Why I Really Like This Book
These are podcasts about forgotten fiction, for curious readers, and for anyone who likes old books. Sometimes they're stories, sometimes they're not. Most of the authors write in English; and sometimes they don't. But all the books I talk about, I really really like. I hope you will too.
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My name is Kate Macdonald: I'm an English lecturer, and a lifelong browser in second-hand bookshops. I post weekly ten-minute podcasts on a Friday, on the books I really like which I think deserve new readers. You can find out lots more at the Facebook page here, and get these podcasts weekly by subscribing on the iTunes link above.

The music for the podcast intro is by The Tribe Band. Lucy Marsh did the drawing and Matthias Opsomer lettered it. Patrick Belk and Martin Fowler hold my tech safety net.

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Questions? Send me a message by mailing me at kate [dot] brussels [at] yahoo [dot] com.

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Undine Spragg climbs relentlessly upwards through American society in Edith Wharton's novel The Custom of the Country, marrying disastrously (for others), abandoning friends and useful people from back home in her dizzying ascent - until things go wrong and she needs the advice of those who have worked harder and longer, and paid more attention than she has to their life's work of learning to be the right kind of lady in turn-of-the-century New York society. For those interested in slippery slopes.

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Remember when Meg in Louisa May Alcott's Little Women visits Vanity Fair, and has a sinfully happy time flirting at parties? An Old-Fashioned Girl inhabits that world, where Fanny Shaw shows her country mouse friend Polly Milton how to live the high life, with dances and ices and lots of boys. These girls are only 14 in 1870s Boston: things get so much more complicated when they grow up and learn what life is about. For Polly life is about work: earning her own living as a happy independent music teacher, while Fanny mopes at home, bored and depressed because Polly's busy example is drawing the attention of the man she loves. This is a novel about how work will cure all ills and make you a better person. For procrastinators everywhere.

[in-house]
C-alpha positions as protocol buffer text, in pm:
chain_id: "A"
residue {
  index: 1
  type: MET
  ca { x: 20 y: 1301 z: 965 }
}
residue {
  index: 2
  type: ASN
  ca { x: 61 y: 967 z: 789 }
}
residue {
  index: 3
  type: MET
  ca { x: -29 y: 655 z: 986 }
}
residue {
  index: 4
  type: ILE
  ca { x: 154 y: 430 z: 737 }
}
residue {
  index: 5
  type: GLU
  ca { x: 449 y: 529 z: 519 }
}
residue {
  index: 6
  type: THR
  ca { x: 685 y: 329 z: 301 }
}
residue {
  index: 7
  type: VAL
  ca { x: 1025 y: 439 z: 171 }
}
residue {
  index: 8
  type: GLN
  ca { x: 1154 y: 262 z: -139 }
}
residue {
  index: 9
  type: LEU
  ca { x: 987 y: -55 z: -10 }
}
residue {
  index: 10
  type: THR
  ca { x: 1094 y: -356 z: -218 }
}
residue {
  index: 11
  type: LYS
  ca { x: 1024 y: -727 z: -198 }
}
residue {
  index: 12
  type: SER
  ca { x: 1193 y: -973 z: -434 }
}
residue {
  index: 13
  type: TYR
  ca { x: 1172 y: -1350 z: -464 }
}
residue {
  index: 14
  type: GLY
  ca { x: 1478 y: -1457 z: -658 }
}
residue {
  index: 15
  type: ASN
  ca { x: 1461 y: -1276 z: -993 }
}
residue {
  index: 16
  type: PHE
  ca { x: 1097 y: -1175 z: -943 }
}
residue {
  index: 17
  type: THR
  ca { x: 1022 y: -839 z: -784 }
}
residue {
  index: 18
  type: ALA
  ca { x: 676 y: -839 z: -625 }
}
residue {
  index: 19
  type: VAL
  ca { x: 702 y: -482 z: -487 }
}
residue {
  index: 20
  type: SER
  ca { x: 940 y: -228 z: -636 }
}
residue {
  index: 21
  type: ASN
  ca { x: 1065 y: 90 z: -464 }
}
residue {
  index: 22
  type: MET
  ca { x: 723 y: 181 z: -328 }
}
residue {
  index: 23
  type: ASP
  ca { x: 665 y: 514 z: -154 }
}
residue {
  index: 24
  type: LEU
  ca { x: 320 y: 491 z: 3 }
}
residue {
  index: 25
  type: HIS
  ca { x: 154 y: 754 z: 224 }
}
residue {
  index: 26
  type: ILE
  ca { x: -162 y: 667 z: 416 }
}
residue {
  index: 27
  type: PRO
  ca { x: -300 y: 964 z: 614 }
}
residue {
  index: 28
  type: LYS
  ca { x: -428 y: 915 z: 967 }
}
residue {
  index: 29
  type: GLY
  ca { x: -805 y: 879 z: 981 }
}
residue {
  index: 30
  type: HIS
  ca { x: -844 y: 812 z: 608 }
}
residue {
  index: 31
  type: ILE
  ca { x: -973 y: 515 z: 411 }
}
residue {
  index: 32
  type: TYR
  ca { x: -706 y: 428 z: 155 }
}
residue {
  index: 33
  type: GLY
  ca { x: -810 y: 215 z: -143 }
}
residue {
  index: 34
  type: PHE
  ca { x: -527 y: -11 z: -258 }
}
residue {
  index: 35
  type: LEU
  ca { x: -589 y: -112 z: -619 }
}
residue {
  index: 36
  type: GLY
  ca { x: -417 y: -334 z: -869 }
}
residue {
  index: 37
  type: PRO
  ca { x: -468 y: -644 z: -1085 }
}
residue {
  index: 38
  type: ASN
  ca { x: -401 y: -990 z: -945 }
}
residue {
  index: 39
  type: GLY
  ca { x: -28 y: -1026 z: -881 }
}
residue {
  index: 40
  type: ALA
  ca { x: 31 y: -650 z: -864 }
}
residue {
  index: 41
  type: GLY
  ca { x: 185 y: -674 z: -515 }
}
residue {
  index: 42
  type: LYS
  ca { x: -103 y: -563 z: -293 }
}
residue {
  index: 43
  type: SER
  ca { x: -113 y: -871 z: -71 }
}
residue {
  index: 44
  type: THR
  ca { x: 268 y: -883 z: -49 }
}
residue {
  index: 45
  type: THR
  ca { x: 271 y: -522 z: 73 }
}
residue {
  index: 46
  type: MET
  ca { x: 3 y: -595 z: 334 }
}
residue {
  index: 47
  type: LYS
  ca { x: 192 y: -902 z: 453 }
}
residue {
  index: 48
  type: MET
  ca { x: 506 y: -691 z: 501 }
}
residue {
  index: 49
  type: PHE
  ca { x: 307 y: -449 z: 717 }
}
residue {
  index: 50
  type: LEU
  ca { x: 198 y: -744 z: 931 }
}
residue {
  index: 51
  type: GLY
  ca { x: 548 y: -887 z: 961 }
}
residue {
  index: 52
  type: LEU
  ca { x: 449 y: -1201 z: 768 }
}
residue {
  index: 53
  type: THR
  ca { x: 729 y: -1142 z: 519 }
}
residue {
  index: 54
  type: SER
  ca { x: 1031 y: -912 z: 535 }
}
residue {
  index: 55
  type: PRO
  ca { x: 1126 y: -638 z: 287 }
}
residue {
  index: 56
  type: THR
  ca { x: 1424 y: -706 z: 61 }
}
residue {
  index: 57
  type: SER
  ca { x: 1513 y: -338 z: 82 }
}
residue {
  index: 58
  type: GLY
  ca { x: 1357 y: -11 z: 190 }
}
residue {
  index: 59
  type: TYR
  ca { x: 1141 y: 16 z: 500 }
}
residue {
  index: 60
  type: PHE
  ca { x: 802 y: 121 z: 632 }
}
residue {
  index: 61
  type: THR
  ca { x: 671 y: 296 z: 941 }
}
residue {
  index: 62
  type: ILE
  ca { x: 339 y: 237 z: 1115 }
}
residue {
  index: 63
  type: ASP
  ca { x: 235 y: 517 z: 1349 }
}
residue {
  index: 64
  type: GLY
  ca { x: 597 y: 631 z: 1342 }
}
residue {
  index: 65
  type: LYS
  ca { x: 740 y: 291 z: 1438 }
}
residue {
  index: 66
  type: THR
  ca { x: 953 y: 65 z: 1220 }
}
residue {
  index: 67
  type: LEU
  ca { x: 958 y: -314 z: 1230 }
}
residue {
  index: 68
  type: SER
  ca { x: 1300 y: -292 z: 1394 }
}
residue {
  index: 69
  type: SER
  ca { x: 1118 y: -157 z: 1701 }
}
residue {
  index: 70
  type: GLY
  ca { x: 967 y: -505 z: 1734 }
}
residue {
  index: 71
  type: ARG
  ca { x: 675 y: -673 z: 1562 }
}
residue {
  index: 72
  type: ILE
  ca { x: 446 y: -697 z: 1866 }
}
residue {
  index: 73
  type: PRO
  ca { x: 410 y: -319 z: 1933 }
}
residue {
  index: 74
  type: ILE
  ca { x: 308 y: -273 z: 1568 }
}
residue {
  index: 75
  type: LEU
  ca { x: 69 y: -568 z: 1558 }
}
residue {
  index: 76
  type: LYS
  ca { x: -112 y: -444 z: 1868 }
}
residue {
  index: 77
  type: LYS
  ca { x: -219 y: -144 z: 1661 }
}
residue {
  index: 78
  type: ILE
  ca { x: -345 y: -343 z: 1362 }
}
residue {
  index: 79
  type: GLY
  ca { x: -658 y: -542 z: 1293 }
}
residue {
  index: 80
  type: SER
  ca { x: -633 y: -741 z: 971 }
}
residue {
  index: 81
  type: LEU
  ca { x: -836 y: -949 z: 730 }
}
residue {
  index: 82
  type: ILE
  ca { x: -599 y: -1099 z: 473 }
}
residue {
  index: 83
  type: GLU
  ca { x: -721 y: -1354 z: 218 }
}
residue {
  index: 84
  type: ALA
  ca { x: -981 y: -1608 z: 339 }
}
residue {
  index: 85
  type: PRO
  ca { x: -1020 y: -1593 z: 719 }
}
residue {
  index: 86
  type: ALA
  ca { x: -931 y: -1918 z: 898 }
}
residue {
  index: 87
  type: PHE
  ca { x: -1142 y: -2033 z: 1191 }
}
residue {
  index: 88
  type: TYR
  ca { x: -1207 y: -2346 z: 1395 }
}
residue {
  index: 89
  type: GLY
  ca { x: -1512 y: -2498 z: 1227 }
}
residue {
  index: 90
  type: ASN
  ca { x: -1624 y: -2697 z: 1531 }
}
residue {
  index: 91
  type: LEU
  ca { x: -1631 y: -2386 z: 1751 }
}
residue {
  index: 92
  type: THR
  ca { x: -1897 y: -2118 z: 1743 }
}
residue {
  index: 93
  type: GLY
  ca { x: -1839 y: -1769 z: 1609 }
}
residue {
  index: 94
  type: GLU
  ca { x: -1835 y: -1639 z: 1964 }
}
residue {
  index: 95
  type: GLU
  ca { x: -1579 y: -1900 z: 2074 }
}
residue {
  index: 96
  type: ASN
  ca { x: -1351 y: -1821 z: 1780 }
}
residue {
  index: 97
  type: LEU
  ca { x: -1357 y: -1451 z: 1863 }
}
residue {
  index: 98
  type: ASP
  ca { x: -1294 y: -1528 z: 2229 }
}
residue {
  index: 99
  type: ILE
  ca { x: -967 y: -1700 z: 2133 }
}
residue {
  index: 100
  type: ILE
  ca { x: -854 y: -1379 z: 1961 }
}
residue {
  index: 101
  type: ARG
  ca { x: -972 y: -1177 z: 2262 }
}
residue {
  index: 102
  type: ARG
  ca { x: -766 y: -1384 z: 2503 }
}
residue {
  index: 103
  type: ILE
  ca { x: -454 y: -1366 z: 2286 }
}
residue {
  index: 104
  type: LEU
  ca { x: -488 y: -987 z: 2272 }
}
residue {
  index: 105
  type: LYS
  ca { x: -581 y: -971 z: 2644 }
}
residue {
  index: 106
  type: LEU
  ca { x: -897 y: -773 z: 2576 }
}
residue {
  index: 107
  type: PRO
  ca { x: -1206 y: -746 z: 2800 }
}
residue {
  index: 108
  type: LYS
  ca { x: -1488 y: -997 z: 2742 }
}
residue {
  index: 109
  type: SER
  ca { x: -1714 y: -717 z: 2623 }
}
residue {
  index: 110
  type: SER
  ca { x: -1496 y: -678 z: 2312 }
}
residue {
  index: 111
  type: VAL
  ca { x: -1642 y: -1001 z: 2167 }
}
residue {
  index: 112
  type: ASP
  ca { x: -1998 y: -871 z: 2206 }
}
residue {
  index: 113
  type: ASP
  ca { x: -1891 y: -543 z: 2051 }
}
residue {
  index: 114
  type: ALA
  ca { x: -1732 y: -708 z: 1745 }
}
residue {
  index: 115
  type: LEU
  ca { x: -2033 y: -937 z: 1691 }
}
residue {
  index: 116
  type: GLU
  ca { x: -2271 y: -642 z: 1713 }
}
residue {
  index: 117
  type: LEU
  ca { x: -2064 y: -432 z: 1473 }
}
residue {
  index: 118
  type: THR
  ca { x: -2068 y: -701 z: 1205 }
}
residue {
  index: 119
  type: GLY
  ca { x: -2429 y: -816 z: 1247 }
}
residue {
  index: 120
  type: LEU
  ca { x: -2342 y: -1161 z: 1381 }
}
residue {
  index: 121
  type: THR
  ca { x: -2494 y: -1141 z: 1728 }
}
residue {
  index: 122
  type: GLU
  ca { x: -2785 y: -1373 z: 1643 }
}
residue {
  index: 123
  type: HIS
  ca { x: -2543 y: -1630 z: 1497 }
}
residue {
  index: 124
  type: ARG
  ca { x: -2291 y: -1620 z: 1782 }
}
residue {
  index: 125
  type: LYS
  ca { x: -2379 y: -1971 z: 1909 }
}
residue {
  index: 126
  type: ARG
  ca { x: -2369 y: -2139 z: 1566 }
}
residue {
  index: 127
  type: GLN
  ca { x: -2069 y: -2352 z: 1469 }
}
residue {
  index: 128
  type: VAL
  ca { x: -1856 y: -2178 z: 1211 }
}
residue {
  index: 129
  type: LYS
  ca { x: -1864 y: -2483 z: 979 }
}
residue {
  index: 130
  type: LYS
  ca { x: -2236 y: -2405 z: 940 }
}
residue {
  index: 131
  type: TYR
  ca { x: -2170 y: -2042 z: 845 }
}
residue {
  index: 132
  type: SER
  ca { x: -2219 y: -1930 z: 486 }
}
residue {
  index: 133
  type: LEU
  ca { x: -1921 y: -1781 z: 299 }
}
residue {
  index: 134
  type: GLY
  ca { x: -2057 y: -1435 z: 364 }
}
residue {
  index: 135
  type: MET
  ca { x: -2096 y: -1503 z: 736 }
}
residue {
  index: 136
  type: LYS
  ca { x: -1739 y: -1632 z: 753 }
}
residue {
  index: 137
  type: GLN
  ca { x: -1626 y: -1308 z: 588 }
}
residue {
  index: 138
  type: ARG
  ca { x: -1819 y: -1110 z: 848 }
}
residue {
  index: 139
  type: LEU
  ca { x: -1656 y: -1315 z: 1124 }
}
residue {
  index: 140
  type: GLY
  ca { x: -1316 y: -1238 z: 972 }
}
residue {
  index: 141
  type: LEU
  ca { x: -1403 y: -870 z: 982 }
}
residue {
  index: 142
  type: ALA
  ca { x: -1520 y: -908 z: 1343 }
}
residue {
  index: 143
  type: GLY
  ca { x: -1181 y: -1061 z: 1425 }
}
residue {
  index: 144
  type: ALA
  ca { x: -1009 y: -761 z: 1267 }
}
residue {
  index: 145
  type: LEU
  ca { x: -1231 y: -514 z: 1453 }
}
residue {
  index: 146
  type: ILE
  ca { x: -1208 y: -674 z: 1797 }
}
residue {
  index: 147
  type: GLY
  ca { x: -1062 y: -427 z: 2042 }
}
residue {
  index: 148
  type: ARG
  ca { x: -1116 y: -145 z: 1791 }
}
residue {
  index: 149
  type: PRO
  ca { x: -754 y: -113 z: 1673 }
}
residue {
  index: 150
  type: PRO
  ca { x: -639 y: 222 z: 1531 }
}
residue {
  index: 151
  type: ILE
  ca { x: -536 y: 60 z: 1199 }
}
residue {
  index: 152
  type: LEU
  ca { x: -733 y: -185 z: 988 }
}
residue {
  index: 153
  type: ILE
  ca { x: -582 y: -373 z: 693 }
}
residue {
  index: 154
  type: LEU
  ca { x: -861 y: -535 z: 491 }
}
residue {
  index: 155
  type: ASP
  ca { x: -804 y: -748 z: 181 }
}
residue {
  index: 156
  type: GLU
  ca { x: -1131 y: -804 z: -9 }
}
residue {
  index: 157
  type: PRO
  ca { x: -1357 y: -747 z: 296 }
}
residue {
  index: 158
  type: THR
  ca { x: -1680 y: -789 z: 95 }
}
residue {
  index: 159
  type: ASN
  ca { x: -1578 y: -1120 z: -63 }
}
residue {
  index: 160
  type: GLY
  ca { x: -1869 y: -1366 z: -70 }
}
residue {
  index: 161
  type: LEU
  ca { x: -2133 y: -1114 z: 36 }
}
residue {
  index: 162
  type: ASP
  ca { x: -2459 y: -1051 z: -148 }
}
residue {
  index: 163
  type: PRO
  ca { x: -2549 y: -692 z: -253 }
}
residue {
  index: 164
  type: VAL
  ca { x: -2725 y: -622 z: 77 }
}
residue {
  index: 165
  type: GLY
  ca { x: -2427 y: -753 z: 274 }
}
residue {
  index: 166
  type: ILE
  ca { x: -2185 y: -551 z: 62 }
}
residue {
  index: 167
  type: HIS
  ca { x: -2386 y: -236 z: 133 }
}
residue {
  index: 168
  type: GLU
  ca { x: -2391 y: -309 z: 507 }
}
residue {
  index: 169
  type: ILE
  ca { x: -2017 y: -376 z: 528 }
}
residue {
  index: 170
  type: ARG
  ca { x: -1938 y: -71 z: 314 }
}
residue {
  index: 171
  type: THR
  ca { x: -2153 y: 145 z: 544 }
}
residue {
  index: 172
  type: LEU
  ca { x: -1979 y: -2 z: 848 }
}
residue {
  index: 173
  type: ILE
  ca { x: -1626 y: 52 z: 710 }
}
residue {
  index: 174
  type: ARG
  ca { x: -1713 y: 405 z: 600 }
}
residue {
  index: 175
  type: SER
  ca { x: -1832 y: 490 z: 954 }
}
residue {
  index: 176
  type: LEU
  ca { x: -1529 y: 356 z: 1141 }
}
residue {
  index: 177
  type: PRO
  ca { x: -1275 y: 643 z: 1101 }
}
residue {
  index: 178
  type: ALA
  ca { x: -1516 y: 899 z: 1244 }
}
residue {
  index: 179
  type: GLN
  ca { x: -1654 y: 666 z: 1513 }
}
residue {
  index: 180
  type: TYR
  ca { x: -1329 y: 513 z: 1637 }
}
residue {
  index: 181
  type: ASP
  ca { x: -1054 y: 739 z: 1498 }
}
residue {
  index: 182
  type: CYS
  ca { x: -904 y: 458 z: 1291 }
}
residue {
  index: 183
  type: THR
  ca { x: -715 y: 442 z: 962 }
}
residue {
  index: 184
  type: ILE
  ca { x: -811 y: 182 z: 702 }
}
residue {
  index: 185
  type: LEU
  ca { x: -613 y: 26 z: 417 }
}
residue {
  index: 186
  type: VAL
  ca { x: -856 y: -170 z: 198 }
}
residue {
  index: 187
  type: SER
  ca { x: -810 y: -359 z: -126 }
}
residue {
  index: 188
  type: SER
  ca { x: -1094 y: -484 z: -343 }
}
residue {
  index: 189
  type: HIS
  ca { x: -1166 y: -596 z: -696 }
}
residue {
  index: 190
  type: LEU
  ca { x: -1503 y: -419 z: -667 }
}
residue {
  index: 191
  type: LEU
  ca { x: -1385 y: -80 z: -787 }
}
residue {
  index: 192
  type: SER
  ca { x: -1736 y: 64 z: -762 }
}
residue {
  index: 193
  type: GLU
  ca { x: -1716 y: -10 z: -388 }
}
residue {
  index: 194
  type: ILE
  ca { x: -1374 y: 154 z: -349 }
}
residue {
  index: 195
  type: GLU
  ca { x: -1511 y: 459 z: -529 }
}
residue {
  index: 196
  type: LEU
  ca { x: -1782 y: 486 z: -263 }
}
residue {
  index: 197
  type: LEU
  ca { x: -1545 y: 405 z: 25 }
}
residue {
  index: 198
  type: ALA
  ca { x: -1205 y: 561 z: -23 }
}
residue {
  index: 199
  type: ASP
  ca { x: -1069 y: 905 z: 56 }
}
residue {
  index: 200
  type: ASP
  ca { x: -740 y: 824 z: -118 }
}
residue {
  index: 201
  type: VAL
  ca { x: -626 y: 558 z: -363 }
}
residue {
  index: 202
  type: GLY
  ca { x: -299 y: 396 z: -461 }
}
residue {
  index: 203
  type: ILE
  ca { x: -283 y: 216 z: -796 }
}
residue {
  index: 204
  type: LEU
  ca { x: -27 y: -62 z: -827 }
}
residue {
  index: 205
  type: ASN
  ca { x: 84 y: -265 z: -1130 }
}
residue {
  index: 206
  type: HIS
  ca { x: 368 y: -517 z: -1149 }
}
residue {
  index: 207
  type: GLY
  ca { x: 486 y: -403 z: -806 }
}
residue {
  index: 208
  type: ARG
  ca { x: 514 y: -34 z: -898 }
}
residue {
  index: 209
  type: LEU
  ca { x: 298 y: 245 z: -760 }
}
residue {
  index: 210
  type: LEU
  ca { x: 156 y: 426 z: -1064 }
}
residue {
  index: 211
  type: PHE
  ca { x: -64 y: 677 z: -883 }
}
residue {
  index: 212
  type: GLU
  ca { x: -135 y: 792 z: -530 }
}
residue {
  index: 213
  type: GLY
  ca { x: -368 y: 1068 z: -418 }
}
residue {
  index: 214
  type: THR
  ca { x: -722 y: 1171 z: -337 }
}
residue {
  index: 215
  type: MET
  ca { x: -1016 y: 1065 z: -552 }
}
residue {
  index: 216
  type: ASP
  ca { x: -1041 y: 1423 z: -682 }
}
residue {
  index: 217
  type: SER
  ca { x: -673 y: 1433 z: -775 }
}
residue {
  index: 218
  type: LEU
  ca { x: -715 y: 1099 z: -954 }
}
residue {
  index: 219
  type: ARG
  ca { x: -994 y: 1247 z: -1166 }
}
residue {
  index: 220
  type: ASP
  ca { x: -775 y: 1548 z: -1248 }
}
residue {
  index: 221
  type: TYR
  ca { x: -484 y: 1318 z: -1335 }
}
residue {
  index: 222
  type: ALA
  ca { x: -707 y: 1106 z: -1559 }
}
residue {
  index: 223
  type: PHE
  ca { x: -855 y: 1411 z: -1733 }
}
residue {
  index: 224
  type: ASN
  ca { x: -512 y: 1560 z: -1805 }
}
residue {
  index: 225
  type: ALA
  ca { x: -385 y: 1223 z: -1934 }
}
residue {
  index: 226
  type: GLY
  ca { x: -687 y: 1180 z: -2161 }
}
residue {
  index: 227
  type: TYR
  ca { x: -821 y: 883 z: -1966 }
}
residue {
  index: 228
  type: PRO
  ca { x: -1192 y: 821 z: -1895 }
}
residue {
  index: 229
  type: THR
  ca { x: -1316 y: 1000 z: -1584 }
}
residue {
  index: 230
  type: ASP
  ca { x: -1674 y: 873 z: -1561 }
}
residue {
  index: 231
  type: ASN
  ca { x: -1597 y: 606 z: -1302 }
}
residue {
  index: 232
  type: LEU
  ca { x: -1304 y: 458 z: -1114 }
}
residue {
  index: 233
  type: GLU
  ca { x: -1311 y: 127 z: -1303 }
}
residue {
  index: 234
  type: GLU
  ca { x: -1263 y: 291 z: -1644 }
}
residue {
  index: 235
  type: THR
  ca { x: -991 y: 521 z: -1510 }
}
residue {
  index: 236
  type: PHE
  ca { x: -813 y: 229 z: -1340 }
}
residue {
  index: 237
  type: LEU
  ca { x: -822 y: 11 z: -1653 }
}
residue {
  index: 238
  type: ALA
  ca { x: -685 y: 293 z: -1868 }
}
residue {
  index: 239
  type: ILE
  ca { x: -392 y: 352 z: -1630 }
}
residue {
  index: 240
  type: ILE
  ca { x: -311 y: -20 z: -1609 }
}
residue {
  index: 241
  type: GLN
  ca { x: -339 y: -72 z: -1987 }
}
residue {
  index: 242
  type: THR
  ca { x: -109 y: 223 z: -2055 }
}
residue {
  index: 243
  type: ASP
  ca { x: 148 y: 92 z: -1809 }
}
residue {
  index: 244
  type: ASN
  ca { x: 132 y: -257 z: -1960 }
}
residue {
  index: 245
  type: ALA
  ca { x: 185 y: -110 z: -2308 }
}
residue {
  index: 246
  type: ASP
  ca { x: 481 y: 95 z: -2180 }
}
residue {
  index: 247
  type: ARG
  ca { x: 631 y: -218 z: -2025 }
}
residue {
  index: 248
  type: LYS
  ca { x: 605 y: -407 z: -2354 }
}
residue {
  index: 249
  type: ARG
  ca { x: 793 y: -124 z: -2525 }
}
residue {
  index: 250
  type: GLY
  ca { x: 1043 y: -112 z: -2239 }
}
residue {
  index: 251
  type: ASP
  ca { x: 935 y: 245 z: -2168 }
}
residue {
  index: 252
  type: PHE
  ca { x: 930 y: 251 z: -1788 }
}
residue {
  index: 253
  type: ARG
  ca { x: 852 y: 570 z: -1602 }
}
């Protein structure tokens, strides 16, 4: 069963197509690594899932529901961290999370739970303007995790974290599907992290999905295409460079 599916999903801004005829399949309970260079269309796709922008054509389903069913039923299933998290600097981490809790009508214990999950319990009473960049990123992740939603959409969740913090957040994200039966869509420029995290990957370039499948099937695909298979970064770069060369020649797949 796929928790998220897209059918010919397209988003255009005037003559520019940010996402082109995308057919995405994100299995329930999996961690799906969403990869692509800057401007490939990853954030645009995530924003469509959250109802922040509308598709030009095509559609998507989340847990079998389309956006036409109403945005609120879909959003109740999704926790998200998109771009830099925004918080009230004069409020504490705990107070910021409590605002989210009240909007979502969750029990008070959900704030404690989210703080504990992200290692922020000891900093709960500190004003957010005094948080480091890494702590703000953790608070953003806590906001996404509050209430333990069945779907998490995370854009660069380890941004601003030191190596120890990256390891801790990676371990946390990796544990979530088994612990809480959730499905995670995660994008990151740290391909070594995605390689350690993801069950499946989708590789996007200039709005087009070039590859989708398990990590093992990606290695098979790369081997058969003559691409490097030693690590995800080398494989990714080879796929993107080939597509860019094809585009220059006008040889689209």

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It's the 1970s in the deep south of the USA, and Fay McKelva is shaking her aged husband because he just will not make an effort to get out of his hospital bed and get well. She is outraged when he dies from the sudden interference with his blood pressure, but she's also quite pleased because she can now sell that awful house in Mount Salus, Mississippi, and go off and do something with her life. Her step-daughter Laurel brings her father home for his funeral, and wanders about her childhood home not quite believing that she can't stop it being sold by the selfish widow. Secrets emerge, Texas invades, and Fay flings herself publicly onto her husband's coffin in funeral drama. For those who prefer their comportment to be southern, rather than Texan.

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Storm Jameson's gripping novel The Hidden River drowns us in French correct behaviour, French honour and a family tragedy from the Second World War. Marie Regnier is the avenging angel of terror and implacable hate who refuses to allow any bygones or forgiveness in the reconstruction of family life, because her son was betrayed to the Gestapo, and she wants to know who condemned him to torture and death. For those who are left to clean up when the visitors have gone.

Direct download: Storm_Jameson_and_The_Hidden_River.mp3
Category:strong women -- posted at: 1:30am CET
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